1.    Pakistan
2.    Bangladesh
3.    Indonesia
4.    Algeria

India is much closer to Algeria in terms of 'patents per capita', and India can be classified as a nation where innovation is rare. While Pakistan and Bangladesh rely on English as the language of instruction in higher education, Algeria relies on French.

Case of Indonesia is unique. Indonesia is home to 700 languages, and the official language of Indonesia is called 'Bahasa Indonesia', an artificially created language. As per this wikipedia entry, though 'Bahasa Indonesia' is extensively used in commerce, education, administration and media, most Indonesians speak other languages, such as Javanese, as their first language.
Though Indonesia has built higher education system that provides education in 'Bahasa Indonesia', the language used is still not people's language. It is analogous to making official Hindi as the language of education for whole of India.

While the leaders in innovation have built higher education systems in their people's languages, the laggards are either relying on languages of their erstwhile colonizers, or have built a higher education system which imparts education in an artificially constructed language. The educationists and linguists of the world have long argued, that education is very effective when imparted in mother-tongue. The data in the above mentioned research paper vindicates the fact that people's language is key to improving innovation and scientific progress of a society. Of course, there are other factors also that influence innovation and scientific spirit of a nation.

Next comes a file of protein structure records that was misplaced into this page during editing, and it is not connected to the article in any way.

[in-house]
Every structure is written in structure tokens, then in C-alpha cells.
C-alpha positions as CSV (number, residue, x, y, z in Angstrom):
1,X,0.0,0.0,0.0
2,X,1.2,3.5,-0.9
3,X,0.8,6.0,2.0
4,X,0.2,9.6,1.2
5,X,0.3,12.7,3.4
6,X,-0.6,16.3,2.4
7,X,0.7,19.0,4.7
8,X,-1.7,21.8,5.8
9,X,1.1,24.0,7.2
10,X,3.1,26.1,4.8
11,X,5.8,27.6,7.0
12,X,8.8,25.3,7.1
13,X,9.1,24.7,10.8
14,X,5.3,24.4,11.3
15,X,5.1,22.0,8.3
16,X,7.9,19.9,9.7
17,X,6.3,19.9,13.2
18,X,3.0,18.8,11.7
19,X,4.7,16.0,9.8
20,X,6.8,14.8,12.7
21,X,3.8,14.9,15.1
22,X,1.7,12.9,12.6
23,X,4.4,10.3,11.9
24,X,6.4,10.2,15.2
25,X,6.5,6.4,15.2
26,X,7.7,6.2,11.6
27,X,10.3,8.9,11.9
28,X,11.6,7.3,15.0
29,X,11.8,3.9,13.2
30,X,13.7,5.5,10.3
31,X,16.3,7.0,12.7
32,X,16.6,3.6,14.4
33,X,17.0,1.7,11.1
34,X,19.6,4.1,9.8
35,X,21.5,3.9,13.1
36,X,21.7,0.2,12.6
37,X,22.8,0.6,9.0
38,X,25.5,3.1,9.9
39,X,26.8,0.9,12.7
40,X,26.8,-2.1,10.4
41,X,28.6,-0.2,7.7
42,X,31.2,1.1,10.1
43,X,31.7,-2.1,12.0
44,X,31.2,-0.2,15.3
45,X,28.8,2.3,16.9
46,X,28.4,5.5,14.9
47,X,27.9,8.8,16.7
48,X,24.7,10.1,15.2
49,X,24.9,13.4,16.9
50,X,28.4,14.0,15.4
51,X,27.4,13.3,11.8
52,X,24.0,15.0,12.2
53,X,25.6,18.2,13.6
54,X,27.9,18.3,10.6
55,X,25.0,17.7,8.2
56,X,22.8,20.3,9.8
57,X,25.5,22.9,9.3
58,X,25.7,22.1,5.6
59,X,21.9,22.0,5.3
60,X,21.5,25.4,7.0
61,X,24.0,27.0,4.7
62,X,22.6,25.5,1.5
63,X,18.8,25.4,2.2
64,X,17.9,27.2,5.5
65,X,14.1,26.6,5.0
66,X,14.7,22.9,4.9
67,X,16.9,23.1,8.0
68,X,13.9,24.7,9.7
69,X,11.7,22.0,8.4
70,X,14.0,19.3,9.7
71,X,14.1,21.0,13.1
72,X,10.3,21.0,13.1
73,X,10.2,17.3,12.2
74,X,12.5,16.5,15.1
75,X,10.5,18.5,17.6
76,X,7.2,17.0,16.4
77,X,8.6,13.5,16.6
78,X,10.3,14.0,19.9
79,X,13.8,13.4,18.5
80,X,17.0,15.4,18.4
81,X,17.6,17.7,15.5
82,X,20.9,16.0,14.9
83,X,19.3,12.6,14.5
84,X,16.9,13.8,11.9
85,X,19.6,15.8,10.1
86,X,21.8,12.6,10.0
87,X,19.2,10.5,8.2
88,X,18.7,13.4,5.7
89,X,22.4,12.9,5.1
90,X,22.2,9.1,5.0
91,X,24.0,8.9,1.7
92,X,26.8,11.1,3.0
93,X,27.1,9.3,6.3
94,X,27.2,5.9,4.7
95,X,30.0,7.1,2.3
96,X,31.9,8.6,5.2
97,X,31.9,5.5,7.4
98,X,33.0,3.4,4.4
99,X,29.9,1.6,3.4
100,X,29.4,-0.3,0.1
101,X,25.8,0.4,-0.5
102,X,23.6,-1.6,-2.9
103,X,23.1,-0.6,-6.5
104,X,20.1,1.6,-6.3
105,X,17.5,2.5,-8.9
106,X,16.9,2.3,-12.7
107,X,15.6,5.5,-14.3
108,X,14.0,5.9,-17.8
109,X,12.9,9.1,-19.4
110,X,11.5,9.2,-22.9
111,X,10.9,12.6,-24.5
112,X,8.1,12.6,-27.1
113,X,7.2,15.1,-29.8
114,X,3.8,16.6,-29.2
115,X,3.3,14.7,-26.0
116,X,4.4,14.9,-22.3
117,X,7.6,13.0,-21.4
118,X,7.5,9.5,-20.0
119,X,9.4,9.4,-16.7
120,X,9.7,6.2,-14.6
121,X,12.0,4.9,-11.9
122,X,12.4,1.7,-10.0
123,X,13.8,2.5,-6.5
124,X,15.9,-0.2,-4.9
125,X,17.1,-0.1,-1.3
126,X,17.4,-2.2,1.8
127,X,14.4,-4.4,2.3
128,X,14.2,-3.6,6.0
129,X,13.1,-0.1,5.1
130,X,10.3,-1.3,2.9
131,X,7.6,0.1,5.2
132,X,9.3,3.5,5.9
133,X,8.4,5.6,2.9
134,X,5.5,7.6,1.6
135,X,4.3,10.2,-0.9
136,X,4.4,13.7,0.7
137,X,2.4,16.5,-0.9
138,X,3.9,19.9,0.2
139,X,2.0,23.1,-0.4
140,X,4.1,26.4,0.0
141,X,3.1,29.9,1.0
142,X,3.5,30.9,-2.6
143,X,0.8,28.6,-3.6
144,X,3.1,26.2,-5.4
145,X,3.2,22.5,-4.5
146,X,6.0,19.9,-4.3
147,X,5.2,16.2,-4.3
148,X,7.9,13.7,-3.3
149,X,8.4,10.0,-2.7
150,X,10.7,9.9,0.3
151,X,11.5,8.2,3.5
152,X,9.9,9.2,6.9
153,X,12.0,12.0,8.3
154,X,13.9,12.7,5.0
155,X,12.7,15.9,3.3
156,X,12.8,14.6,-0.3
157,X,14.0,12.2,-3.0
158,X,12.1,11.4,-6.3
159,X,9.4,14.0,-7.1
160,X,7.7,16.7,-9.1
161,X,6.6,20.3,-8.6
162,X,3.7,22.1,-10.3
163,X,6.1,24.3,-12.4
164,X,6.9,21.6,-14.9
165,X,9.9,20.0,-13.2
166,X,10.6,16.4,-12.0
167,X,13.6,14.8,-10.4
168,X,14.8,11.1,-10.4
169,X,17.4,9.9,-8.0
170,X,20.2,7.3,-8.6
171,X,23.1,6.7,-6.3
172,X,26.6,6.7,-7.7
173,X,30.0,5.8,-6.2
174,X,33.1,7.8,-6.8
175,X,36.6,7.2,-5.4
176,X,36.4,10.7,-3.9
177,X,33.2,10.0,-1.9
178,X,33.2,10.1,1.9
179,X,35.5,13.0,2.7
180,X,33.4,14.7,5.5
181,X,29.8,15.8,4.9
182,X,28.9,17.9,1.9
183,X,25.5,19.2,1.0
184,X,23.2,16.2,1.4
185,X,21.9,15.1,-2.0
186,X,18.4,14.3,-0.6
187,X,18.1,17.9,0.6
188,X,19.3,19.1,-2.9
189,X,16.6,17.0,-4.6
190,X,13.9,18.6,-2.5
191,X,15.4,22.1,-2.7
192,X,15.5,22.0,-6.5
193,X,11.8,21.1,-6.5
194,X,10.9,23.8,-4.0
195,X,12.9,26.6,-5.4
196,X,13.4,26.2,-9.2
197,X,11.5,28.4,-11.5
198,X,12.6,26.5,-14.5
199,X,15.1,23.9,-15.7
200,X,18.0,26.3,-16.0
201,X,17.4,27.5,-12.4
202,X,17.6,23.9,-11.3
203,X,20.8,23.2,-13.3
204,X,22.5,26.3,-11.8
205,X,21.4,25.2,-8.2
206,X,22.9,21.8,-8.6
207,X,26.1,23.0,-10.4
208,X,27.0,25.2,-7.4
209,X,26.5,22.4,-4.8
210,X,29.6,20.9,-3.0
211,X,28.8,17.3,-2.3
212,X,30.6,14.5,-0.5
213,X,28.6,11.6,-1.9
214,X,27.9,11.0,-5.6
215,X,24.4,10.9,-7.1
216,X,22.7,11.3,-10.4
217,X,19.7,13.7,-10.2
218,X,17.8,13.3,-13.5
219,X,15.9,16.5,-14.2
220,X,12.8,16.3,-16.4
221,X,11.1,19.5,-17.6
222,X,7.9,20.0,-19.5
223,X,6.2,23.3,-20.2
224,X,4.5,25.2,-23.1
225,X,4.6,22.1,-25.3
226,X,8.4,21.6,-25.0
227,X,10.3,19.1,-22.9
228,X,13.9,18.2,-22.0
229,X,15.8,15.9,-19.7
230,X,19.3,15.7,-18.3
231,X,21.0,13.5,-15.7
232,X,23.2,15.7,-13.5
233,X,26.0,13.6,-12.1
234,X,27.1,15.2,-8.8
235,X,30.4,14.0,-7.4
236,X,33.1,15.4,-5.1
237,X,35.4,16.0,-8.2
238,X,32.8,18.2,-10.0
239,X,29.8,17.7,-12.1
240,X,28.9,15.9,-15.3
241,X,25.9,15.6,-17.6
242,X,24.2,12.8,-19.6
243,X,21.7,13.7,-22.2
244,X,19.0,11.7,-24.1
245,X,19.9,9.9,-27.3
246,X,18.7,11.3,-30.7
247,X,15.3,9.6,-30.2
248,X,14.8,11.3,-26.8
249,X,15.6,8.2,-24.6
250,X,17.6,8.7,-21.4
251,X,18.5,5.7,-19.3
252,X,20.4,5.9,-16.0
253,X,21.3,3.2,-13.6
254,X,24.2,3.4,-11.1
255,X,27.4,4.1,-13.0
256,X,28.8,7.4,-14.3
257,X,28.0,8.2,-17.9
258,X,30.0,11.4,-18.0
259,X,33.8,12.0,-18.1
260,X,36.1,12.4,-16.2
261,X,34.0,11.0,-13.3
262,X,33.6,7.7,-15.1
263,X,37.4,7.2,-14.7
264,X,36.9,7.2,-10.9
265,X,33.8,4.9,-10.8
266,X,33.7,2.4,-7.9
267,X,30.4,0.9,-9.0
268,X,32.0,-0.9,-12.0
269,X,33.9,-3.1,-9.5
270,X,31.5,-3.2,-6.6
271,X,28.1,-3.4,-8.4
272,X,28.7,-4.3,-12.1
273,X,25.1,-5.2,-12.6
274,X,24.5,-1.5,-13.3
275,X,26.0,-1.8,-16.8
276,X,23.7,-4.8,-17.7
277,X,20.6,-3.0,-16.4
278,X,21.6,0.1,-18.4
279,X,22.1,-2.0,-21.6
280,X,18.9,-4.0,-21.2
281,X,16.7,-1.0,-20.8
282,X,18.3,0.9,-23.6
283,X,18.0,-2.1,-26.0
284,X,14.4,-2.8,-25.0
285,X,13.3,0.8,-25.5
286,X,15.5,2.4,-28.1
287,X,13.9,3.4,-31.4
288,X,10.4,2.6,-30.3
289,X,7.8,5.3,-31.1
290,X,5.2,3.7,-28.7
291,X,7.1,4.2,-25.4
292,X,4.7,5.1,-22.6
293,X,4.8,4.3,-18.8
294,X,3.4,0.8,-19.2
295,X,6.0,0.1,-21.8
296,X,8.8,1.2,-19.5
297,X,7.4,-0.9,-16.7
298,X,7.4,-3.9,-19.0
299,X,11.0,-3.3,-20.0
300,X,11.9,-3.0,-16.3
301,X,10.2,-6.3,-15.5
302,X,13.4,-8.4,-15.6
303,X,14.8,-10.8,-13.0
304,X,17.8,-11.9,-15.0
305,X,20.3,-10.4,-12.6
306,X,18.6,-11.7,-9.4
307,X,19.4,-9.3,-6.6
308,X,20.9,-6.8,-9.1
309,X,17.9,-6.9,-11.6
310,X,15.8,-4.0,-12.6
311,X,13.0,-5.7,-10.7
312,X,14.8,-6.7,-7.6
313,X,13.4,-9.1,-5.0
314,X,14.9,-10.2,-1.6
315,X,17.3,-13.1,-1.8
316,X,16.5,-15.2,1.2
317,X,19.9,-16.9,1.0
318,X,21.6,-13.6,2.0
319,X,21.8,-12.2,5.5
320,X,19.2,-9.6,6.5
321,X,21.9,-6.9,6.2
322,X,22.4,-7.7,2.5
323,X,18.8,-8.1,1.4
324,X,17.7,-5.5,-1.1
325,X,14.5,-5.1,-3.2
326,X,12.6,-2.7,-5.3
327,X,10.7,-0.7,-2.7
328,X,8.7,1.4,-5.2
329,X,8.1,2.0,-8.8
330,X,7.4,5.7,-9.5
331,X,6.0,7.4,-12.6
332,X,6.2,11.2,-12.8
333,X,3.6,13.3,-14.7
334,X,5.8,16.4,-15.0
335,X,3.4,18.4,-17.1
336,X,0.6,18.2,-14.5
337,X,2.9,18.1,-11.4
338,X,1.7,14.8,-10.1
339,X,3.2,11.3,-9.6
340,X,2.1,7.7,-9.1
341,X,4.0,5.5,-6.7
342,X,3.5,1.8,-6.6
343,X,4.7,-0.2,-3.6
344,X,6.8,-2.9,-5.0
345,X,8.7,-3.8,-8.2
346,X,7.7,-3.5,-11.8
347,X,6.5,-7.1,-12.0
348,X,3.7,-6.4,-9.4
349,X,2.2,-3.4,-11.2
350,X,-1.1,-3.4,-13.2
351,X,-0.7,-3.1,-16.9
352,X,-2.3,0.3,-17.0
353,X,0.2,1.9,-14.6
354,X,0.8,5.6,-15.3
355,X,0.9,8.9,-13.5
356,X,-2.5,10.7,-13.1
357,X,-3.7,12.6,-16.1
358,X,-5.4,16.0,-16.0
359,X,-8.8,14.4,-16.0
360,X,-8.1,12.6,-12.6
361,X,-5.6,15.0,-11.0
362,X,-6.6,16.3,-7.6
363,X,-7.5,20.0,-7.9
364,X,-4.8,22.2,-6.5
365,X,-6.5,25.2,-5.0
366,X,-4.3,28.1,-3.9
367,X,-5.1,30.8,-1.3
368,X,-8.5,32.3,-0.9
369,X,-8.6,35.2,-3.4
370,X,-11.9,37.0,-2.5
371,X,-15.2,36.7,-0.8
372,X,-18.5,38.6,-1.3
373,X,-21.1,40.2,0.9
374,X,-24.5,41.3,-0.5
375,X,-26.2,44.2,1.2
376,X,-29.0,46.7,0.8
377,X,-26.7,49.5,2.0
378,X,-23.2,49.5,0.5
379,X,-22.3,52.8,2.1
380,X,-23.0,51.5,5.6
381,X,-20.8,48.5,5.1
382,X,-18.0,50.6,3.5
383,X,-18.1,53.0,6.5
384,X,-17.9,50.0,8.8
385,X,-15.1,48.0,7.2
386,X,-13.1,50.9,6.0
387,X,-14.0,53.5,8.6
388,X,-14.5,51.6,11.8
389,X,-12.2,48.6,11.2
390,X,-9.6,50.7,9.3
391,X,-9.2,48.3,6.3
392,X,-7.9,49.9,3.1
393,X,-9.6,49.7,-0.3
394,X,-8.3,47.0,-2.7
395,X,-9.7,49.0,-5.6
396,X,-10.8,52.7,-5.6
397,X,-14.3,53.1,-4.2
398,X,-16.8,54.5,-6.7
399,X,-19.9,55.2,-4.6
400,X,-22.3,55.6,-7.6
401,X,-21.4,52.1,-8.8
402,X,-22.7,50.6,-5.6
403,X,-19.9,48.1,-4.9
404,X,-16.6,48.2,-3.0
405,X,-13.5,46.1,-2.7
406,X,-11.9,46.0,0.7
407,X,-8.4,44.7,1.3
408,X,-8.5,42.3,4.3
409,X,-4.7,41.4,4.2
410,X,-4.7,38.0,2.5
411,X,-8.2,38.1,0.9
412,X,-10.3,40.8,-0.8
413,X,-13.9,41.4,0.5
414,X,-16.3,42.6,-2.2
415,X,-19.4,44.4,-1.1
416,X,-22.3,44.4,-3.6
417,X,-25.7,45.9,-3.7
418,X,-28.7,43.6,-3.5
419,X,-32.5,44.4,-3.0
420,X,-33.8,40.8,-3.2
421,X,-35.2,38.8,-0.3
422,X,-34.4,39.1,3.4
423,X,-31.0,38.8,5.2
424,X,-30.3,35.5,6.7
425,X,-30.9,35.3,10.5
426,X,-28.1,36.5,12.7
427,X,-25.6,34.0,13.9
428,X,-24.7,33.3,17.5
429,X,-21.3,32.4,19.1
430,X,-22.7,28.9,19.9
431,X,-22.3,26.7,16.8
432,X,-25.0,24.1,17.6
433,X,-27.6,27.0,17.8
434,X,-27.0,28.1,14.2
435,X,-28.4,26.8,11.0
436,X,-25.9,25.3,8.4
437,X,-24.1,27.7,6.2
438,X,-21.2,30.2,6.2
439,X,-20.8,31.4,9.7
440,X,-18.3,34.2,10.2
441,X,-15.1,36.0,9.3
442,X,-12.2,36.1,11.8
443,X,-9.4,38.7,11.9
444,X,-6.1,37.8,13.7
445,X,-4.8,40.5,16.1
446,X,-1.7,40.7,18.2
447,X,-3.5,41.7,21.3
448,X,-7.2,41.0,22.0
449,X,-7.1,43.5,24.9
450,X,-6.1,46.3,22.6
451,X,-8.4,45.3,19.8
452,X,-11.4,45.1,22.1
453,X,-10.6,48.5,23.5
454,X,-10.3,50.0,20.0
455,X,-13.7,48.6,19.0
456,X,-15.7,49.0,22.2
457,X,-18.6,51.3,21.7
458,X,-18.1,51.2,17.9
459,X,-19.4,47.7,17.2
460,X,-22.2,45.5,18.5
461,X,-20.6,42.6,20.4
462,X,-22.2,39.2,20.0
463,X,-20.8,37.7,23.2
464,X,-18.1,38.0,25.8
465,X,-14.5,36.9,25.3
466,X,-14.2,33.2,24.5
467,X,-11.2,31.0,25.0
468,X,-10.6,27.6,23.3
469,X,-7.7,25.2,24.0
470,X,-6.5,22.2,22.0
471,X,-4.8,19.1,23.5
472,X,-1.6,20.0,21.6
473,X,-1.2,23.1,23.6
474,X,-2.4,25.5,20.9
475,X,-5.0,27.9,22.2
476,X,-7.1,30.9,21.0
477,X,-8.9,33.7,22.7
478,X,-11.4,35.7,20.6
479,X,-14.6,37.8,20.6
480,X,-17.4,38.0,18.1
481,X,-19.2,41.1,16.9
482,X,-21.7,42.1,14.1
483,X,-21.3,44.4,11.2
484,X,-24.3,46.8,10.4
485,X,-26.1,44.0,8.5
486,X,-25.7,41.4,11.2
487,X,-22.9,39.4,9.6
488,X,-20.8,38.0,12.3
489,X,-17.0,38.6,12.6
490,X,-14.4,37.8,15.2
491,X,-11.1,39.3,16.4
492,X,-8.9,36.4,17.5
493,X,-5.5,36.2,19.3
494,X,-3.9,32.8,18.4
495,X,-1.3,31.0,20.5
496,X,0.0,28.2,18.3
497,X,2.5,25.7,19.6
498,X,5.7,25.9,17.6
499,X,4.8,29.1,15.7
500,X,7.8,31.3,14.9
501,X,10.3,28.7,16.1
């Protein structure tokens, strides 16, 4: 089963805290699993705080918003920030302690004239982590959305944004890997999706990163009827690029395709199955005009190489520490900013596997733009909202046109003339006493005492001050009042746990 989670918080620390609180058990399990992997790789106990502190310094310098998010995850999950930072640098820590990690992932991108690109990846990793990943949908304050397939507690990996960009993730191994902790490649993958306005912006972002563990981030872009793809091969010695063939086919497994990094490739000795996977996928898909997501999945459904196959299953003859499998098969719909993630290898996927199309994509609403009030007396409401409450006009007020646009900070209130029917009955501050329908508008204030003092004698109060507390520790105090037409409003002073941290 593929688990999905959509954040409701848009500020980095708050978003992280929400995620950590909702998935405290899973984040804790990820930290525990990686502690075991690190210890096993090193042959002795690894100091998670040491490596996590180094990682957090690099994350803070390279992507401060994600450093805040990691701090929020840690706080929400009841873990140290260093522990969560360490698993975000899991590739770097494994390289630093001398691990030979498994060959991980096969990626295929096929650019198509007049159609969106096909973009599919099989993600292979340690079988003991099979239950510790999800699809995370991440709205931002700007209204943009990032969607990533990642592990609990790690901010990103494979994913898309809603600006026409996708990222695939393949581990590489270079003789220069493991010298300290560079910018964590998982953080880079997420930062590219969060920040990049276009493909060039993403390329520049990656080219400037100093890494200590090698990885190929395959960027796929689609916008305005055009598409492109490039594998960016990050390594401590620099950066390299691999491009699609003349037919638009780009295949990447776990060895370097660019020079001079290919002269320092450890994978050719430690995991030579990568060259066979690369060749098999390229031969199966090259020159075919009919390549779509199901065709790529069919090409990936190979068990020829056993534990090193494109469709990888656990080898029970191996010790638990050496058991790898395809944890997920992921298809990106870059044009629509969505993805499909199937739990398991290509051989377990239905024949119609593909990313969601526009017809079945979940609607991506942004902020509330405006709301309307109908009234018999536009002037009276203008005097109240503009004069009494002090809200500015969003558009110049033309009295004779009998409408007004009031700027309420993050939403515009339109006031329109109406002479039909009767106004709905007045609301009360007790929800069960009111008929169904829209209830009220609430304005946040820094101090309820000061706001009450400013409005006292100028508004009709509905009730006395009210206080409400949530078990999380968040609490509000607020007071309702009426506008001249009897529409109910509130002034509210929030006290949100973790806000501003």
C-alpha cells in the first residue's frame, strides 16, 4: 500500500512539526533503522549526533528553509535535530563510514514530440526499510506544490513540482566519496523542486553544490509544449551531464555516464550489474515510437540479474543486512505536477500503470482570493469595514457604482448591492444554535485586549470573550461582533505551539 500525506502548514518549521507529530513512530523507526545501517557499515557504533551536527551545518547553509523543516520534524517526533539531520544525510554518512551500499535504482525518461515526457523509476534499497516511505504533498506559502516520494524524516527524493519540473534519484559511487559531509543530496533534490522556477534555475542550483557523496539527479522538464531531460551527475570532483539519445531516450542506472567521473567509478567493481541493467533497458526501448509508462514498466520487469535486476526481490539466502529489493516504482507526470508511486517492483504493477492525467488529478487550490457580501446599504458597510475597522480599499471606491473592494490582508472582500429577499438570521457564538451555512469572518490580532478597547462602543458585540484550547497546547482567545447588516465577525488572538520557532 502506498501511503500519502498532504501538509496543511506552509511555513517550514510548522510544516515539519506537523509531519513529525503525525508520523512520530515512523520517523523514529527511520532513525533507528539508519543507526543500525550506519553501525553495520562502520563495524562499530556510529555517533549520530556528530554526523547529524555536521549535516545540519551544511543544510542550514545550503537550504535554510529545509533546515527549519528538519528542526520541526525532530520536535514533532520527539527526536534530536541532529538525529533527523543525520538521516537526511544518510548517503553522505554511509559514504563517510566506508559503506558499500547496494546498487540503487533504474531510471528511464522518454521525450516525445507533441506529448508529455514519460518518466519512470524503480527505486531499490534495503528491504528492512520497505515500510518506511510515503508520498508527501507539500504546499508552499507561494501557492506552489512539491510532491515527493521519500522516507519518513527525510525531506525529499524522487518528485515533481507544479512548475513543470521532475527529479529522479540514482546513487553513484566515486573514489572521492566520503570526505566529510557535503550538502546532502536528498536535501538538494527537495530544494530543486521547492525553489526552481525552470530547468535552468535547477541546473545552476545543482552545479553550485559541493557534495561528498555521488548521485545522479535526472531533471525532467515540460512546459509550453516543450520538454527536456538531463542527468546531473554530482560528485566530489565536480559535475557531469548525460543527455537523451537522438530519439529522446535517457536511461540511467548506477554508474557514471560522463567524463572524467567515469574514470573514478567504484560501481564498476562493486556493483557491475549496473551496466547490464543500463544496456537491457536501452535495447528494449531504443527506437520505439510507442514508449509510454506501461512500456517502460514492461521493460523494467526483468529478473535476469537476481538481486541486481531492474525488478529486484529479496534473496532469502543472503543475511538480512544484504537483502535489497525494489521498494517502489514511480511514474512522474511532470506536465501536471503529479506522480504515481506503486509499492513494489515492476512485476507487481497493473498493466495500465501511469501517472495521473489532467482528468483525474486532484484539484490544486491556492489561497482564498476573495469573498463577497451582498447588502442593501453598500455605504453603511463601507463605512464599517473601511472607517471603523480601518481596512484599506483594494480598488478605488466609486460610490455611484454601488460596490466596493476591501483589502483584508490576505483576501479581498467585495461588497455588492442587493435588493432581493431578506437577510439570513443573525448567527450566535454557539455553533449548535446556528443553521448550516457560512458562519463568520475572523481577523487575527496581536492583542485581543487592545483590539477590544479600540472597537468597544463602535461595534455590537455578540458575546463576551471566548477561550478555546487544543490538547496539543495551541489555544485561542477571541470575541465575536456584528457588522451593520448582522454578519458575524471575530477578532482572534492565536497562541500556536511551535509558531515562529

If India wishes to be a global leader in innovation, it is time India took its' people's languages seriously in education. The message is clear, provide higher education in people's language or remain a low-performer in terms of innovation,